Determine relationship between capital flight and domestic investment 2. To determine whether capital flight is influenced by real interest rate differential, real exchange rate, inflation rate, external debt and net foreign direct investment. 3. Determine the trend of capital flight in the country 1.4 RESEARCH QUESTIONS The research will be guided by the following research questions; 1. What is the existing relationship between domestic investment and capital flight in Kenya?
The Eclectic Paradigm OLI The eclectic paradigm theory developed by Dunning (1977, 1981) is a mix of Hymer's explanations and various other theories of direct foreign investments. According to this theory, there are three determinants of foreign direct investment: 1) Ownership advantages: this refer to intangible assets which are exclusive possessions of the company and may be transferred within transnational companies at low costs (e.g., technology, brand name, benefits of economies of scale). The advantage gives either higher incomes or reduced costs. But cost of operating at a distance have additional costs, therefore to successfully enter a foreign market, a company must have certain characteristics (as the property competences or the specific benefits of the company) that would triumph over operating costs on a foreign market (Dunning, 1973, 1980, 1988). There are three types of specific advantages: a) Monopoly advantages in the form of privileged access to markets through ownership of natural limited resources, patents,
Widren and Martin’s (2002) paper focused on how developed countries can use economic instruments to manage migration from developing countries. Their abstract indicated the three themes of their paper, which entailed the framework that the “distinction between economic and non-economic” migrant motivations is often “blurred”; that the key method in reducing migration begins in the emigration countries and that trade and economic integration between the immigration and emigration country would accelerate economic and job growth between the two (with trading goods being a substitute for migration motivated economically); and that “[a]id, intervention, and remittances can help reduce unwanted migration”, but may not lead to migrants staying in their country of origin. They also stated that there was a difference between managing migration from a country with free trade versus a country without free trade, posing that in a closed economy, “economic differences can narrow as wages fall in the immigration country”, which they said was a recipe for “anti-immigrant backlash”, and in an open economy, “economic differences can narrow” as wages increase at a faster rate in the emigration country. They add to the common thinking in migration literature that there were ‘pushes’ and ‘pulls’ that motivated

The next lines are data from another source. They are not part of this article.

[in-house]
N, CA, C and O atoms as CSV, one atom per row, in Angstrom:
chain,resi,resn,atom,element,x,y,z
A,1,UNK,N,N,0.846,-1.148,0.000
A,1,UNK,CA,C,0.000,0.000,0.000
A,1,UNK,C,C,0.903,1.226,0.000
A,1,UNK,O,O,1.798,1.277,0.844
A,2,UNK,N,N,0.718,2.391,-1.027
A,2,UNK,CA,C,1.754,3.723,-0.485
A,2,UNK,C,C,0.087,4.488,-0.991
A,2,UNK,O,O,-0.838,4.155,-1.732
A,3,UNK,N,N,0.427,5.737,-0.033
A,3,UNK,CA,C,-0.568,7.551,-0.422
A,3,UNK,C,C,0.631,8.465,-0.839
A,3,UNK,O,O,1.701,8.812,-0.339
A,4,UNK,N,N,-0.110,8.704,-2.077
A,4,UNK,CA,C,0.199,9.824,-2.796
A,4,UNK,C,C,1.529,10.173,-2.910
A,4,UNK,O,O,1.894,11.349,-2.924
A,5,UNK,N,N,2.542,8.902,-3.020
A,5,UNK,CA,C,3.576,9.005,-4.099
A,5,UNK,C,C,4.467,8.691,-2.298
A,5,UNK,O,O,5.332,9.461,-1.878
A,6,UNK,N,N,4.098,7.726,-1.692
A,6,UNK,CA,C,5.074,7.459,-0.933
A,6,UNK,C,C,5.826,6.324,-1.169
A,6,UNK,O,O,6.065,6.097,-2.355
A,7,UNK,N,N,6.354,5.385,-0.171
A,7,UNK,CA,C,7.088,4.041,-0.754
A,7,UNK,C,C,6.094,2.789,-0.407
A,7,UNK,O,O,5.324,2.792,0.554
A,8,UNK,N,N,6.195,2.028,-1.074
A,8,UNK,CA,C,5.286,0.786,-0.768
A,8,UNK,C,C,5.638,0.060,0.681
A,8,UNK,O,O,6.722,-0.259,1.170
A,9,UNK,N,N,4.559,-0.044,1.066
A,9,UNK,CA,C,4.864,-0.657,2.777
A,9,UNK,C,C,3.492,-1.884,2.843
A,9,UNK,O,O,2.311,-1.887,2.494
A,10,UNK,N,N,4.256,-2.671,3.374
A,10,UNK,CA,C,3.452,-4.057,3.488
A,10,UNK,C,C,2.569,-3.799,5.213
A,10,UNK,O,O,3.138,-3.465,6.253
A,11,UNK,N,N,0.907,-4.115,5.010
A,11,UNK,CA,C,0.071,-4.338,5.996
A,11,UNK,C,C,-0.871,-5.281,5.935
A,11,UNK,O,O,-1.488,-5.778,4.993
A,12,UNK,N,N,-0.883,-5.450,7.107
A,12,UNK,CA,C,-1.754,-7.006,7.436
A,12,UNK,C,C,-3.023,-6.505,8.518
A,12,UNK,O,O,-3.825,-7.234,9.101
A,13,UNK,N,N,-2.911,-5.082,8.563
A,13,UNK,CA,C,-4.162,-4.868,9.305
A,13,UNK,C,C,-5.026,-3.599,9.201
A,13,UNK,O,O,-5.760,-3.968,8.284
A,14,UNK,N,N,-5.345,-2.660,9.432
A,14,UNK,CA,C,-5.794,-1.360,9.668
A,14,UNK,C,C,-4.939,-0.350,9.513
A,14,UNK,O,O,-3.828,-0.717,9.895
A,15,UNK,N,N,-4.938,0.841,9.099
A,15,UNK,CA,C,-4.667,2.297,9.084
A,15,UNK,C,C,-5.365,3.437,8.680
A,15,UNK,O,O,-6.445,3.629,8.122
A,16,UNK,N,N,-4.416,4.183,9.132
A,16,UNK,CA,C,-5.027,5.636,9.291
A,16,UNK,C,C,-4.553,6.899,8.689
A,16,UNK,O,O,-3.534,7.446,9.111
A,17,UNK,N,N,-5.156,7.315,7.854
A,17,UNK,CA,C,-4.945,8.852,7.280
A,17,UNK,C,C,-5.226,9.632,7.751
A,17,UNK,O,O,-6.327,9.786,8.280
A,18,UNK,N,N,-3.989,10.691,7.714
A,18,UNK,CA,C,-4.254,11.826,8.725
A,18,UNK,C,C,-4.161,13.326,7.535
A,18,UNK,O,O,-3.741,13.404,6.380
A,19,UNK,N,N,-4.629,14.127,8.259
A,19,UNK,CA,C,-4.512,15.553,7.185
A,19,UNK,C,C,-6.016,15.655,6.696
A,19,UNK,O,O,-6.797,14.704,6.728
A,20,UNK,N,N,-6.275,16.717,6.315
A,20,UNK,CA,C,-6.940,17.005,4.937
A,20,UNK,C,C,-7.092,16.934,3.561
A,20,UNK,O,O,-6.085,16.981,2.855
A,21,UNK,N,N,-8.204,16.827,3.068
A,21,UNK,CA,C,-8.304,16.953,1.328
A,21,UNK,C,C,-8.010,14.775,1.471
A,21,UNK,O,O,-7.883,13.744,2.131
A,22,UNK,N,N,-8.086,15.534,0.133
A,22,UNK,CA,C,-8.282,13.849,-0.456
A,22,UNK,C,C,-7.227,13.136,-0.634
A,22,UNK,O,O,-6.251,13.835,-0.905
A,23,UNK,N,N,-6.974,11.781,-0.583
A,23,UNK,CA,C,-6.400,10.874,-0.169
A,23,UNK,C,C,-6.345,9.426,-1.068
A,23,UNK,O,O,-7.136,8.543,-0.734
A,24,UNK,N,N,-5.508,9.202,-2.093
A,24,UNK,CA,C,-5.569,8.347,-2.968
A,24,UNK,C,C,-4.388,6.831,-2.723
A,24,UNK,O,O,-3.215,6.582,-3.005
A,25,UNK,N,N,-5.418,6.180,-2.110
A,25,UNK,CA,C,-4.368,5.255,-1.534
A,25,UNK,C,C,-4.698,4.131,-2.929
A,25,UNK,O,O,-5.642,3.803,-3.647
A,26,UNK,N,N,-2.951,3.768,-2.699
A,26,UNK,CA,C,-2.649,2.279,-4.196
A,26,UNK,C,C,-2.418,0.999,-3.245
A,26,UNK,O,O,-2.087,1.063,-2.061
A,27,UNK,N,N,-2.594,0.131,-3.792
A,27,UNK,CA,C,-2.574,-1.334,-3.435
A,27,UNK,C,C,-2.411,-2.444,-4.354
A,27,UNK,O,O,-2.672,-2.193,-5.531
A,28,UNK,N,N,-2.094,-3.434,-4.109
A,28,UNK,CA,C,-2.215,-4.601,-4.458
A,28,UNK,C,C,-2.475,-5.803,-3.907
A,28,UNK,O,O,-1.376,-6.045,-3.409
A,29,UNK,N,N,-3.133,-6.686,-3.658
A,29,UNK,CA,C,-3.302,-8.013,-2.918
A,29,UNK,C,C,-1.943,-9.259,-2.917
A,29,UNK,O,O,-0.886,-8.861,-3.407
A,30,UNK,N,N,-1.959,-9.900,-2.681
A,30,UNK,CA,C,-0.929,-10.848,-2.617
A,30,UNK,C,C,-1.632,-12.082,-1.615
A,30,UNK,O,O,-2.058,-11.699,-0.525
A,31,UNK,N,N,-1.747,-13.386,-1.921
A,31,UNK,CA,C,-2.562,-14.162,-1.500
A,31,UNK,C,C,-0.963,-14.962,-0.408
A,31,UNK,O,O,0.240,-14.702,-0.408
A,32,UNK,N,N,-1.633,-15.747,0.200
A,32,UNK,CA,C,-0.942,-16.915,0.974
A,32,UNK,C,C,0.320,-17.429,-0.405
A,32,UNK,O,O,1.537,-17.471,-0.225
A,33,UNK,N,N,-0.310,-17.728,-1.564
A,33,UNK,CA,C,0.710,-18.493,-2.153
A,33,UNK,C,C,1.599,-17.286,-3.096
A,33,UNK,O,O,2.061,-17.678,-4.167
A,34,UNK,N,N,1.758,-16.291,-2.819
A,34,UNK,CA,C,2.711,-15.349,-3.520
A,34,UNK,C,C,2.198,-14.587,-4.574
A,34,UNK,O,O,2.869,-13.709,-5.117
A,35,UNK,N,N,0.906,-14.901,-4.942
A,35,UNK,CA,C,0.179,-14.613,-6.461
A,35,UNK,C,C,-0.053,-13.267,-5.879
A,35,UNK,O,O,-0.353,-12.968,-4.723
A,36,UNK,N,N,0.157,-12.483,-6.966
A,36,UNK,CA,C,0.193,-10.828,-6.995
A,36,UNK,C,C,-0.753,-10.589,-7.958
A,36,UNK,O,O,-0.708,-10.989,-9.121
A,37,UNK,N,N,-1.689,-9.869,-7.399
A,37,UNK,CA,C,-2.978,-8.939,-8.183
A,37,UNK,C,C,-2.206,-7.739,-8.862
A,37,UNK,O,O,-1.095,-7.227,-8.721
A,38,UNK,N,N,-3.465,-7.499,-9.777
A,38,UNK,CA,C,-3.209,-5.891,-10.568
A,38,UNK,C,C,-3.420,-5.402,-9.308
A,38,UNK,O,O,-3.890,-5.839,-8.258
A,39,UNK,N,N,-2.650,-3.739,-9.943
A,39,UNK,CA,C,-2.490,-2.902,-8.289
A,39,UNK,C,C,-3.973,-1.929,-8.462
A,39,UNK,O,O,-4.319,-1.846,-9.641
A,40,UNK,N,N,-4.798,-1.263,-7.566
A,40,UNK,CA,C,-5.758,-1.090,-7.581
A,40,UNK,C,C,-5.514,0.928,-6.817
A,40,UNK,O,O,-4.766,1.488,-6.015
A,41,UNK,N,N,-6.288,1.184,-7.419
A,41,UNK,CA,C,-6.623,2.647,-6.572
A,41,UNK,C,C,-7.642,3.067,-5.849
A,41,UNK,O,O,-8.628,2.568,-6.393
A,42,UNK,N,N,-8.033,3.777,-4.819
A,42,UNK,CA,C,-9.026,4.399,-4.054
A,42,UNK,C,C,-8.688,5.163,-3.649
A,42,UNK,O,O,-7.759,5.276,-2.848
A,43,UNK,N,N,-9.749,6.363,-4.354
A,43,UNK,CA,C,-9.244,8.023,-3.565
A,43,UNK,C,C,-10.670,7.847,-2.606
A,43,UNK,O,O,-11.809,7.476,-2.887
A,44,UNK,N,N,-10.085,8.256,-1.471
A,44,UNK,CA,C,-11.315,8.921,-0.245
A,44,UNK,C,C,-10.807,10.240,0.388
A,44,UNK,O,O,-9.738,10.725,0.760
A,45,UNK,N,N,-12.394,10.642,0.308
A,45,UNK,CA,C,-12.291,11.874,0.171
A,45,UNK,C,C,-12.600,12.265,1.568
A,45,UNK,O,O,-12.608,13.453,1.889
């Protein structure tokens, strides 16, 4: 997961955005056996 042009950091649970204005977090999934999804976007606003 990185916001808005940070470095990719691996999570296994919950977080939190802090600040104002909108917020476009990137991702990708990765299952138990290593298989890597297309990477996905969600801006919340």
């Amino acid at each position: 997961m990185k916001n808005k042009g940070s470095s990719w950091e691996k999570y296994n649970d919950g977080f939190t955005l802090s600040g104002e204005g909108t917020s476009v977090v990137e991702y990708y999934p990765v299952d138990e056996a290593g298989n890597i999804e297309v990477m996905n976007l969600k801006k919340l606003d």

One of the important economic impact is that remittances sent home by migrants. These remittances benefit the poor family whose income is not sufficient to meet day to day needs. By allowing workers to move to areas where they are more productive and valued, migration leads to a direct increase in the global output and income. International migration has the potential of facilitating the transfer of skills and contributing to cultural enrichment. It should be maintain that both the sending and receiving countries should have the positive impact.